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Top Stories 2012: Hurricane Sandy Darkens White Plains

Hurricane Sandy toppled trees and blocked roads in White Plains. Photo Credit: Brian Donnelly
Gas stations ran low, and some ran out of gas following Hurricane Sandy. Photo Credit: Brian Donnelly
Trees were uprooted, some taking power lines with them in White Plains. Photo Credit: Brian Donnelly
Hurricane Sandy left about half of White Plains without power and knocked down some traffic lights. Photo Credit: Brian Donnelly

WHITE PLAINS, N.Y. – The White Plains Daily Voice is leading into the new year by counting down, in no particular order, the top 10 stories from 2012.

When Hurricane Sandy hit on Oct. 29, it left more than 300,000 Westchester County residents without power, including more than 11,000 in White Plains, about half of Consolidated Edison's customers in the city. Hundreds remained without power as long as two weeks after the storm.

"Obviously too many were left in the dark and cold too long," Westchester County Executive Rob Astorino said. "Though Sandy has passed, the sense of urgency about Con Edison’s response and how it must do better next time remains."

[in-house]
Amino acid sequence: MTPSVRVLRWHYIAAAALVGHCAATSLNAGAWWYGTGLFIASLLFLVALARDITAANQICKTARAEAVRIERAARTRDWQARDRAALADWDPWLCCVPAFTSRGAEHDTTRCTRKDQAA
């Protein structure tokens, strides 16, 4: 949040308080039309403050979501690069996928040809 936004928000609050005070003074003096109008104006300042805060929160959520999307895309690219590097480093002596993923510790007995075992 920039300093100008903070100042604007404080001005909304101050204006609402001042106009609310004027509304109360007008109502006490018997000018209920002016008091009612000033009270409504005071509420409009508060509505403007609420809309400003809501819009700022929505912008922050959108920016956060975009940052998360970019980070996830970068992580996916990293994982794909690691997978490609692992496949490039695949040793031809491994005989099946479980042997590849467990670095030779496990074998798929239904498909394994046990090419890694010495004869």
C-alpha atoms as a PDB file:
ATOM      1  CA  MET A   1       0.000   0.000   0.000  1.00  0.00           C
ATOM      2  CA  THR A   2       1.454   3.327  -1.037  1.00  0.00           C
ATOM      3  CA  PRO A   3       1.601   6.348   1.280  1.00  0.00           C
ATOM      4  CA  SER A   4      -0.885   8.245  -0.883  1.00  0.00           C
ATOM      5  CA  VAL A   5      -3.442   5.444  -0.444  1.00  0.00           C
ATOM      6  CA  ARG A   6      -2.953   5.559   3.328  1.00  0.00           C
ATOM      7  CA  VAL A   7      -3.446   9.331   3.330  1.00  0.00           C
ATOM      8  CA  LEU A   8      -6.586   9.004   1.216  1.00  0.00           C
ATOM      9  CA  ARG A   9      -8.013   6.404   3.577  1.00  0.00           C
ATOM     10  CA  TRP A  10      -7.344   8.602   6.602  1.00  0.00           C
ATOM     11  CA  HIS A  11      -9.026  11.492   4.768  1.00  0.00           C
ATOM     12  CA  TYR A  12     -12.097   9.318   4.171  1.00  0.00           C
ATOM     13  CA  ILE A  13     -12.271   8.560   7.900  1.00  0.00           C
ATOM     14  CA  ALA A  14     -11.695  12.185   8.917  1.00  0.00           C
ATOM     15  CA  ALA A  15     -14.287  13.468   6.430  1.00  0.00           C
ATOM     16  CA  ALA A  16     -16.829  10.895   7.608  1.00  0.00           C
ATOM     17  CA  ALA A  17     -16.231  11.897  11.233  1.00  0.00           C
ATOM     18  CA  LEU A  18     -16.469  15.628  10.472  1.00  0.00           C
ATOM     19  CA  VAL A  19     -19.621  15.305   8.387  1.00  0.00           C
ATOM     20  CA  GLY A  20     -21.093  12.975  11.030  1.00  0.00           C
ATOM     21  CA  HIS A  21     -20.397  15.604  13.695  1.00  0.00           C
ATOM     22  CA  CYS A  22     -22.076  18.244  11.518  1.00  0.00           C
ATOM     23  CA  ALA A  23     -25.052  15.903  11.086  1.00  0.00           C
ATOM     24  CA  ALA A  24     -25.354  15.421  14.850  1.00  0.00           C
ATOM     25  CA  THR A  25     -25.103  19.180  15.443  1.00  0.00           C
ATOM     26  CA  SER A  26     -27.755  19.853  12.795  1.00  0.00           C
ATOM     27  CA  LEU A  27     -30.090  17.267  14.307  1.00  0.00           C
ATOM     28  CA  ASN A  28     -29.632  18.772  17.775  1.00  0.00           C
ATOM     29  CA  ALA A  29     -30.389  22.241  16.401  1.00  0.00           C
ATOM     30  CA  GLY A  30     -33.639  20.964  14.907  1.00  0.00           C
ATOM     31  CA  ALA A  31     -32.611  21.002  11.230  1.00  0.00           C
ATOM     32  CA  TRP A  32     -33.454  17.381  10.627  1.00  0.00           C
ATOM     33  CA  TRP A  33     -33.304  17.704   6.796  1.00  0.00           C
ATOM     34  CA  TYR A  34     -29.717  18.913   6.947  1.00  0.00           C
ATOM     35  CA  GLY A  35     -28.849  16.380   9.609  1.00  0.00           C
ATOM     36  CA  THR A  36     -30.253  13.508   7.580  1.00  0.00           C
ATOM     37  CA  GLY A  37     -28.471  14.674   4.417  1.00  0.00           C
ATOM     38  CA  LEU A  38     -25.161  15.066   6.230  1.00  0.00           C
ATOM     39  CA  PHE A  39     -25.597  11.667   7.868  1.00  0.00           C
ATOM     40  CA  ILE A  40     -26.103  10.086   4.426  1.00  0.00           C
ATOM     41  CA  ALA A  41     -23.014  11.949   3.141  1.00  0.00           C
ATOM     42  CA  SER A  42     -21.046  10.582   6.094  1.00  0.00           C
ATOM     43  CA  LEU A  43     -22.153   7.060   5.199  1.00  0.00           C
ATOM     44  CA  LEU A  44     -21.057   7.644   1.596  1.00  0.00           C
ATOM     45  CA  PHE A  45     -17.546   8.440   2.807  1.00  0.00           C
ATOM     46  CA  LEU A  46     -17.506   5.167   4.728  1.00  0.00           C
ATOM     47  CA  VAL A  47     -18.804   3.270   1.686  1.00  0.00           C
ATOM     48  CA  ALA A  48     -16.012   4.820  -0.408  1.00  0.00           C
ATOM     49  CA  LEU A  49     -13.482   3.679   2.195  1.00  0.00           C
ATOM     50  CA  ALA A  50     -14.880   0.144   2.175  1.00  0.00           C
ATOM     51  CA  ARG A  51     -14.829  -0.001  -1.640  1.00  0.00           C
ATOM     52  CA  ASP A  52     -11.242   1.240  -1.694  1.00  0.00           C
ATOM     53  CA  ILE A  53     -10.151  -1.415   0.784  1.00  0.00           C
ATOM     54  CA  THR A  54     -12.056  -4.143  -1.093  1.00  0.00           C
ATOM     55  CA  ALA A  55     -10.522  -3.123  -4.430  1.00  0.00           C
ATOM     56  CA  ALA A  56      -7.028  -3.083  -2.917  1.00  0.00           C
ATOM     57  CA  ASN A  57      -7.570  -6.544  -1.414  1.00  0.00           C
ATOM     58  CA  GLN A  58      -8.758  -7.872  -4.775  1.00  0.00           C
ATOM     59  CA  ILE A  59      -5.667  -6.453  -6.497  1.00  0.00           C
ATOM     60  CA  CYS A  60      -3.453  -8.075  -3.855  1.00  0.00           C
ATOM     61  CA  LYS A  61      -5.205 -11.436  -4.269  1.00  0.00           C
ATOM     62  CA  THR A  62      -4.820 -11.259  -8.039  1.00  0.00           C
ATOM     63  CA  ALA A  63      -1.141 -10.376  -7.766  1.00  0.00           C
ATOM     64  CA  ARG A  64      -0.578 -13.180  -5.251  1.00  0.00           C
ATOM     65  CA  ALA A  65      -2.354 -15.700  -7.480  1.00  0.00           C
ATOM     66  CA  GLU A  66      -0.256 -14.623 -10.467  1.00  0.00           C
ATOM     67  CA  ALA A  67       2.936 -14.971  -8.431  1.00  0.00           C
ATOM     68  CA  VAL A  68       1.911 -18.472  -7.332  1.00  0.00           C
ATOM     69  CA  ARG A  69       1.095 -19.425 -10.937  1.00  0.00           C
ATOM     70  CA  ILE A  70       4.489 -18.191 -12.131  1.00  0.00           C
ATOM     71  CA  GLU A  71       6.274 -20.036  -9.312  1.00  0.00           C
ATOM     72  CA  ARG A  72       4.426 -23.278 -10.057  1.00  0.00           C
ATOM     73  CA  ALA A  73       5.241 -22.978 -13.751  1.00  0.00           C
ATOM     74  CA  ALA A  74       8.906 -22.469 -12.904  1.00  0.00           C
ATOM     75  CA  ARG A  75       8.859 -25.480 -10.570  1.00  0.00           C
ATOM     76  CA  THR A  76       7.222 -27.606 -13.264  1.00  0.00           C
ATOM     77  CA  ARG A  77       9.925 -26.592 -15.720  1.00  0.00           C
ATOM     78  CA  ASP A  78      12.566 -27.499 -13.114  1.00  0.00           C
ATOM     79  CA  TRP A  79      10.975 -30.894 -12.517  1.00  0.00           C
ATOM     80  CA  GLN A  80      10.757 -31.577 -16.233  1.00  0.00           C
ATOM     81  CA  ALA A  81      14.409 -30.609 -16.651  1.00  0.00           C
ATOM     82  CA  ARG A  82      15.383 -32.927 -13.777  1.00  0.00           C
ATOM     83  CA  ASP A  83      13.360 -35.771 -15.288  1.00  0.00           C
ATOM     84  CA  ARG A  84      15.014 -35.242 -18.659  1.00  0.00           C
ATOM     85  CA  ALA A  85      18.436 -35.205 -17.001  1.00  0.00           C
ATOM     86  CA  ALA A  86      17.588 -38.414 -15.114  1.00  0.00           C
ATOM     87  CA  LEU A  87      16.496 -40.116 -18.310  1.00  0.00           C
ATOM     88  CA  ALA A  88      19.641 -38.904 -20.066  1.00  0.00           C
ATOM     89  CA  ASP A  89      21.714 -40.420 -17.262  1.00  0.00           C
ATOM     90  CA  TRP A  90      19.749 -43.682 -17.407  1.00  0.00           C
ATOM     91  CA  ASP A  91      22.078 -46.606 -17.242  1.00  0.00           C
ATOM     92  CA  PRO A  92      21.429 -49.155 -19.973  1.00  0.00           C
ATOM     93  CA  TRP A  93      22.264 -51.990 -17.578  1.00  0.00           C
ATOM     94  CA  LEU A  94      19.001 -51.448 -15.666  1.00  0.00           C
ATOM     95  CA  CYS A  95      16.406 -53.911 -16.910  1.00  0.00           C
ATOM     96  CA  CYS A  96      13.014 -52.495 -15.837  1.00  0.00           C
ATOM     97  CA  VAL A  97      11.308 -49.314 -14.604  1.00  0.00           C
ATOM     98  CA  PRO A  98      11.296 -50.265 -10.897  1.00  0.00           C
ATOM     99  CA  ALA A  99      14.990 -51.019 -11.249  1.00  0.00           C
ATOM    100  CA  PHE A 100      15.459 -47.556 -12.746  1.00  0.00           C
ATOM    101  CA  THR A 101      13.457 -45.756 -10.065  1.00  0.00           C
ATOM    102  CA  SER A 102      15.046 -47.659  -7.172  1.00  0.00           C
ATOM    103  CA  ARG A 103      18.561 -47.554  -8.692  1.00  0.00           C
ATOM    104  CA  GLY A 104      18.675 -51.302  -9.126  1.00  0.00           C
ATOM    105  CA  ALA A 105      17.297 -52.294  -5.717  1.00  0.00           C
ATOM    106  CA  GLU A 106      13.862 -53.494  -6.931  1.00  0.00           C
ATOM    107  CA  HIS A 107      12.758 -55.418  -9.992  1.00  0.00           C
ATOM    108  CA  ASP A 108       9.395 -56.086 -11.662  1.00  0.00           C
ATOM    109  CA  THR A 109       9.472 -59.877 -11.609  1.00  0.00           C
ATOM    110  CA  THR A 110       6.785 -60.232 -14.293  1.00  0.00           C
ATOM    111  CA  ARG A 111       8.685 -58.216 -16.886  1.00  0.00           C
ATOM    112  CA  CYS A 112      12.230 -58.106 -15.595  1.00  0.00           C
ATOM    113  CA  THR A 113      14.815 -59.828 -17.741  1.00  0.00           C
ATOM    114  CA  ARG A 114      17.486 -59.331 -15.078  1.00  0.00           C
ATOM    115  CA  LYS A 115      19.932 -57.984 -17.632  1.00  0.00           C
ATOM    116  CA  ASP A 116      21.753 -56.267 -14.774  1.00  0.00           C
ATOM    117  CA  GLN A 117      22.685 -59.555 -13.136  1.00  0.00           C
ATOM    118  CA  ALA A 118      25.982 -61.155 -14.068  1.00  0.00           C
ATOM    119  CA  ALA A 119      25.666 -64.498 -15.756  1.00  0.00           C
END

Businesses, like Artyarns at 70 Westmoreland Ave., struggled to pay their employees while closed after the storm due to the power outage. Many homeowners awoke on Oct. 30 to find damage to their homes .

Although city workers were out the next day to clear the more than 70 roads blocked by debris from the storm, downed wires prevented them from working in many areas until Con Edison responded to shut off the power.

The city opened an emergency shelter, which was used by dozens of residents. Residents hardest hit by the storm also found refuge, like hot showers and a place to charge electronics , from local organizations and businesses, including the White Plains YMCA and YWCA, New York Sports Club and Planet Fitness. The city Community Center at 65 Mitchell Place served hot meals for seniors, and a disaster recovery center was opened in the Westchester County Center.

The storm also caused a gas shortage that produced nearly mile-long lines at pumps across the city during the week following the storm.

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